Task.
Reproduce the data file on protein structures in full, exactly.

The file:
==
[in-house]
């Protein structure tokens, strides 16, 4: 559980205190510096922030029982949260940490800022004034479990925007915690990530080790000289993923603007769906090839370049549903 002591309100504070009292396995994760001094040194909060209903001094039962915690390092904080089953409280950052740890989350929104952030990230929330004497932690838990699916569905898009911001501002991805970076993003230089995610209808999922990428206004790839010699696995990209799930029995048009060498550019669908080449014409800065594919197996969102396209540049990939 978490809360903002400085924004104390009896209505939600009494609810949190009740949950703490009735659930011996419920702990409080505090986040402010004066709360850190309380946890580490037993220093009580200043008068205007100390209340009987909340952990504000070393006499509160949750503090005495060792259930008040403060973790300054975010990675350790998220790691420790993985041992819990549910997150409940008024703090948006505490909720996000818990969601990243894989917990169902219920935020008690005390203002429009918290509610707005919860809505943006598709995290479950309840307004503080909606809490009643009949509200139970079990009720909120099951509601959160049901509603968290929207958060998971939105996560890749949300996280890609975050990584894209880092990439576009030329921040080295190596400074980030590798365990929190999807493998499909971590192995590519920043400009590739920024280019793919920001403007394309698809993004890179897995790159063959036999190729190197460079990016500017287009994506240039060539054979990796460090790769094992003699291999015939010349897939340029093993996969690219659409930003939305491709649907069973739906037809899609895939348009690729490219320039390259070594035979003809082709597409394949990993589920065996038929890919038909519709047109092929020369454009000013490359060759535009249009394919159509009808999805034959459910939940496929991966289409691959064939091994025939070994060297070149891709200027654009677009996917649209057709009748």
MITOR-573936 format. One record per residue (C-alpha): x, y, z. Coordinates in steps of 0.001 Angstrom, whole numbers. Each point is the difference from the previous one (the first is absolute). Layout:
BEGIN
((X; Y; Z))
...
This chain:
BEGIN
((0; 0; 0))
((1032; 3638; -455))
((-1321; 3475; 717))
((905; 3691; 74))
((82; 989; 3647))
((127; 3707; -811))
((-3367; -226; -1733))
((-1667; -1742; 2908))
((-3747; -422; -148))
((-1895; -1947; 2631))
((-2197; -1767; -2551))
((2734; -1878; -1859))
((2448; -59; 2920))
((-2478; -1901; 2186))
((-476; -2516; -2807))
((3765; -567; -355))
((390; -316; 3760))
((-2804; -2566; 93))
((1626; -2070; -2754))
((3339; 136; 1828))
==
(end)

[in-house]
């Protein structure tokens, strides 16, 4: 559980205190510096922030029982949260940490800022004034479990925007915690990530080790000289993923603007769906090839370049549903 002591309100504070009292396995994760001094040194909060209903001094039962915690390092904080089953409280950052740890989350929104952030990230929330004497932690838990699916569905898009911001501002991805970076993003230089995610209808999922990428206004790839010699696995990209799930029995048009060498550019669908080449014409800065594919197996969102396209540049990939 978490809360903002400085924004104390009896209505939600009494609810949190009740949950703490009735659930011996419920702990409080505090986040402010004066709360850190309380946890580490037993220093009580200043008068205007100390209340009987909340952990504000070393006499509160949750503090005495060792259930008040403060973790300054975010990675350790998220790691420790993985041992819990549910997150409940008024703090948006505490909720996000818990969601990243894989917990169902219920935020008690005390203002429009918290509610707005919860809505943006598709995290479950309840307004503080909606809490009643009949509200139970079990009720909120099951509601959160049901509603968290929207958060998971939105996560890749949300996280890609975050990584894209880092990439576009030329921040080295190596400074980030590798365990929190999807493998499909971590192995590519920043400009590739920024280019793919920001403007394309698809993004890179897995790159063959036999190729190197460079990016500017287009994506240039060539054979990796460090790769094992003699291999015939010349897939340029093993996969690219659409930003939305491709649907069973739906037809899609895939348009690729490219320039390259070594035979003809082709597409394949990993589920065996038929890919038909519709047109092929020369454009000013490359060759535009249009394919159509009808999805034959459910939940496929991966289409691959064939091994025939070994060297070149891709200027654009677009996917649209057709009748």
MITOR-573936 format. One record per residue (C-alpha): x, y, z. Coordinates in steps of 0.001 Angstrom, whole numbers. Each point is the difference from the previous one (the first is absolute). Layout:
BEGIN
((X; Y; Z))
...
This chain:
BEGIN
((0; 0; 0))
((1032; 3638; -455))
((-1321; 3475; 717))
((905; 3691; 74))
((82; 989; 3647))
((127; 3707; -811))
((-3367; -226; -1733))
((-1667; -1742; 2908))
((-3747; -422; -148))
((-1895; -1947; 2631))
((-2197; -1767; -2551))
((2734; -1878; -1859))
((2448; -59; 2920))
((-2478; -1901; 2186))
((-476; -2516; -2807))
((3765; -567; -355))
((390; -316; 3760))
((-2804; -2566; 93))
((1626; -2070; -2754))
((3339; 136; 1828))